Wayne Crookes, a former Green Party organizer, had sued p2pnet claiming that the news site defamed him by merely linking to articles he didn’t agree with. With the freedom of online speech at stake, the case was heard by the British Columbia Supreme Court.
In the decision, Judge Stephen Kelleher disagreed with Crookes, as he ruled that linking to other websites does not amount to publication. Since ‘publication’ is needed to prove defamation, Crookes simply has no case. Judge Kelleher writes in the decision: “Although a hyperlink provides immediate access to material published on another website, this does not amount to republication of the content on the originating site. This is especially so as a reader may or may not follow the hyperlinks provided.”
This is a landmark decision for freedom of speech on the Internet. It goes even further though, since it is not limited to blogs and news outlets. The judge made it very clear that a hyperlink does not equal publication. This means that the current ruling might be relevant to copyright cases involving BitTorrent sites as well, since they merely link to files and do not host any copyrighted content themselves.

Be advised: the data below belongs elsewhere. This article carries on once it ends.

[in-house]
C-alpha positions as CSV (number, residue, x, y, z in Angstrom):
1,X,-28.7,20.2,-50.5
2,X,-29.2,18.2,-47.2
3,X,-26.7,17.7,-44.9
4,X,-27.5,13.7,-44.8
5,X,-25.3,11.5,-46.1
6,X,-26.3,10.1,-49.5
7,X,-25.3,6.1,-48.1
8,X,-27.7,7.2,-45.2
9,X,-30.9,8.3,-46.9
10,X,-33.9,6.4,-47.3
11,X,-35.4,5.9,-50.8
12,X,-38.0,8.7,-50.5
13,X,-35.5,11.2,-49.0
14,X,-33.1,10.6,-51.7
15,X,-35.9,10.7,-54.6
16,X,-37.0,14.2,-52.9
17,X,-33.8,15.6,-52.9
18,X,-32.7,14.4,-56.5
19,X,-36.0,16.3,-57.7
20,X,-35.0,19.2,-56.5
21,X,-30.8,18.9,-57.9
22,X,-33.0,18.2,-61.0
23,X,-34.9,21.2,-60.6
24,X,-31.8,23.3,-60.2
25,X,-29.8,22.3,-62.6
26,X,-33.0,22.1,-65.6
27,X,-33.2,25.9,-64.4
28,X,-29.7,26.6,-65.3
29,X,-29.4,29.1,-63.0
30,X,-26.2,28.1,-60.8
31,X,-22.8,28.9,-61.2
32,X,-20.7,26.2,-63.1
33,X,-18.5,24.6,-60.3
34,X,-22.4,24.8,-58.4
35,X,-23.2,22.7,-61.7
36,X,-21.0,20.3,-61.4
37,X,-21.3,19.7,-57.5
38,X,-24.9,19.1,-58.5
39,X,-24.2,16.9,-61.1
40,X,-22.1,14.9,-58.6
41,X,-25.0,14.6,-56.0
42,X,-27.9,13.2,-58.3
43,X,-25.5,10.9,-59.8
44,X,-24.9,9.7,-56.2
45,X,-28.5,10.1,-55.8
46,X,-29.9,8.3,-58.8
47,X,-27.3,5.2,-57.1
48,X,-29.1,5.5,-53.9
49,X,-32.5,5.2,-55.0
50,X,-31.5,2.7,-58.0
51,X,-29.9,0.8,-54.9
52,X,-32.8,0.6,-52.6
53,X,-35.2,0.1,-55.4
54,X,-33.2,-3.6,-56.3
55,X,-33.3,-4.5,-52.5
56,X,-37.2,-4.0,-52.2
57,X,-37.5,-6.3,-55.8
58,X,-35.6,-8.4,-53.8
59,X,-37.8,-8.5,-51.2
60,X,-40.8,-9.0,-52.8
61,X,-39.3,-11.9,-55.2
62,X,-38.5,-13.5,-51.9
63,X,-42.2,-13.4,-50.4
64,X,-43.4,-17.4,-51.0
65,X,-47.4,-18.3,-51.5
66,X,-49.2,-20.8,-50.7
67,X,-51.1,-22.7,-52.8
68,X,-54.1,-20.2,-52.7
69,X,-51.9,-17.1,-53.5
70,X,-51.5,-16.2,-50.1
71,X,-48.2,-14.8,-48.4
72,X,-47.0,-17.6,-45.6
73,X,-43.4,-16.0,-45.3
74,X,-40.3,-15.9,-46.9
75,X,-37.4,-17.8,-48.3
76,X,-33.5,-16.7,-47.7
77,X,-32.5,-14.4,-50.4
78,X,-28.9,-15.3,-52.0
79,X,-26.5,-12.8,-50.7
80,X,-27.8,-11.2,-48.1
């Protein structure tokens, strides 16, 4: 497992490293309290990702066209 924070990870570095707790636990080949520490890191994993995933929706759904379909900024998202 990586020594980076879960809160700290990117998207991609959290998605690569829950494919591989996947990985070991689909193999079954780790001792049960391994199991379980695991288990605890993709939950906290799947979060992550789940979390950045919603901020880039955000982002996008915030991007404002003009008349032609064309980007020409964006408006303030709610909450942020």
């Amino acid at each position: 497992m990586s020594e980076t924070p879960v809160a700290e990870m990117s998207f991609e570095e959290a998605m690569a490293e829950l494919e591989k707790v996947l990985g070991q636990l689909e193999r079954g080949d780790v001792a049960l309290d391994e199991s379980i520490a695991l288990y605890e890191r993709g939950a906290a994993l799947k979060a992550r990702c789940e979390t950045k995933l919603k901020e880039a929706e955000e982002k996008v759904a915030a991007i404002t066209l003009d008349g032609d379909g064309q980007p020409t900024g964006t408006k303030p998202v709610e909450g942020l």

P2Pnet owner Jon Newton told TorrentFreak that he is delighted with the decision. “This is a significant victory for all Canadians, and for freedom of speech online. Because if Crookes had triumphed, the ‘net in Canada would to all intents and purposes have been killed stone dead,” he said, while showing appreciation for the quality of his legal representation. “My Lawyer, Dan Burnett, did a great job. He’s extremely smart and genuinely committed and I was extremely lucky to have him acting for me.”
Crookes has clearly lost this battle, but he is not done yet, as he is still involved in lawsuits with Google, Yahoo! and several weblogs including Michal Geist’s. For now things are looking good for our freedom of speech online, let’s hope it stays that way.